Making Peace with Not-so-cooked Fish
Yes, sushi is, technically, cold fish, often raw. The actual
term sushi refers to the sticky, vinegared rice used in most of
the dishes. Believe me- it doesn't taste like most people's concept of
Properly made sushi is extremely fresh. Fish that's served at Yuka
was always alive the same day- it's a matter of very few hours before it's
used. The fish is quite safe to eat. It will have a very minimal 'fishy'
smell, if any. Usually it has none. In North America, shellfish are served
cold but cooked- it's not safe to do otherwise.
The flesh of some sushi, like tuna and salmon, is extremely tender. Most
sushi tastes little or nothing like the cooked fish. I don't care for canned
tuna, but raw it's one of my favorite foods.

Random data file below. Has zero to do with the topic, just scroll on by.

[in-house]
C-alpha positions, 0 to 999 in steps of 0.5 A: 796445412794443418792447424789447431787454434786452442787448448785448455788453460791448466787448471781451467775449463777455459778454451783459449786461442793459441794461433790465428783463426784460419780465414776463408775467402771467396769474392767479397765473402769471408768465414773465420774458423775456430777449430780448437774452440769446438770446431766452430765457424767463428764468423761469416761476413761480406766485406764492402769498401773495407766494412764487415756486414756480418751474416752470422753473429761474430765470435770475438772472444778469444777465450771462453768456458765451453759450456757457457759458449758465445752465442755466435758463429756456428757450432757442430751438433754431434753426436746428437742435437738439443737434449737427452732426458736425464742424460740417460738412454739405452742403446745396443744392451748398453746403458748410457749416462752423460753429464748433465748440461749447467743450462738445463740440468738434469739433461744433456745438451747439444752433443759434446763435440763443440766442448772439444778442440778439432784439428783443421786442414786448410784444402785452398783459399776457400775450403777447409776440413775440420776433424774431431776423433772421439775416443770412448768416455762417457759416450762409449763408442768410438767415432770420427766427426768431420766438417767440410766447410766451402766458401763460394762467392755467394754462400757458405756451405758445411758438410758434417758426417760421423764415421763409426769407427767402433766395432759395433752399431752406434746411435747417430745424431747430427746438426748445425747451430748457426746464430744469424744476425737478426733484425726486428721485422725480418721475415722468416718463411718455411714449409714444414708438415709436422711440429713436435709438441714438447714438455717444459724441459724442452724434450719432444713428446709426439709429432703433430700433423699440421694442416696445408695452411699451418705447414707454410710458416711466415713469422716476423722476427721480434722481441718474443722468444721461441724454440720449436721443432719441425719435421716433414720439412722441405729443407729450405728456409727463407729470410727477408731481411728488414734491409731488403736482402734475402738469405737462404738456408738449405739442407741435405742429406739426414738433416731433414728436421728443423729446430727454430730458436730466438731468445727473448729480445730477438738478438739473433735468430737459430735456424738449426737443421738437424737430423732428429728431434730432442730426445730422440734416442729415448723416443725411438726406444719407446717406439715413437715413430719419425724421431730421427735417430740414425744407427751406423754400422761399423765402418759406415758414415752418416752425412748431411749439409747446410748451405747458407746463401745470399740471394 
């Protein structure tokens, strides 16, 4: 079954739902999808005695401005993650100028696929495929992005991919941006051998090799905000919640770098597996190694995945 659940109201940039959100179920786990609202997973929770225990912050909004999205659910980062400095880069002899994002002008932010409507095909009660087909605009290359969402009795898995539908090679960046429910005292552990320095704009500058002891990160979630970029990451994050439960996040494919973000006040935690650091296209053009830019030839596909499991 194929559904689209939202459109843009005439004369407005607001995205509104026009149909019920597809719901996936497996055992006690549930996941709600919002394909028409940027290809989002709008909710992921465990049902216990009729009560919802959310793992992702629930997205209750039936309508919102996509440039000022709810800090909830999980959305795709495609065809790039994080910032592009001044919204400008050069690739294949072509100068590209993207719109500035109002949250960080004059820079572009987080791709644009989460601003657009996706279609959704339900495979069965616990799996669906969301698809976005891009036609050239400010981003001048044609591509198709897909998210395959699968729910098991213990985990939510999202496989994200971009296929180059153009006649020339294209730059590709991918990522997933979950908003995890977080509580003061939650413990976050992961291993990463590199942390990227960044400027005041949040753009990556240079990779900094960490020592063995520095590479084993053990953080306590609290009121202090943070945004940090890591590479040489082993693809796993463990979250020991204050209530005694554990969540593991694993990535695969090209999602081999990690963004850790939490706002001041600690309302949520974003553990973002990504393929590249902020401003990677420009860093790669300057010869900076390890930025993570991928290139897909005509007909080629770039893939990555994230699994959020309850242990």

The seaweed doesn't taste like seaweed. Nori is deep green kelp,
pounded thin and roasted in textured sheets. It's a neutral, vegetable
taste. Nigiri sushi have a thin strip of nori to hold the piece together,
or none at all.
There are many tame 'beginner' sushi that are less exotic to Western tastes.
A few: California roll (American sushi with avocado, cucumber, and imitation
crab stick;) shrimp (cooked;) unagi eel (broiled in aged teriyaki sauce,
I can't see anybody hating eel!;) tamago (egg;) crab salad, salmon and
tuna. Pickled vegetable sushi are usually the most unfamiliar tastes.
my favorite irreverent how-to site, on enjoying sushi.
Sushi 101, a more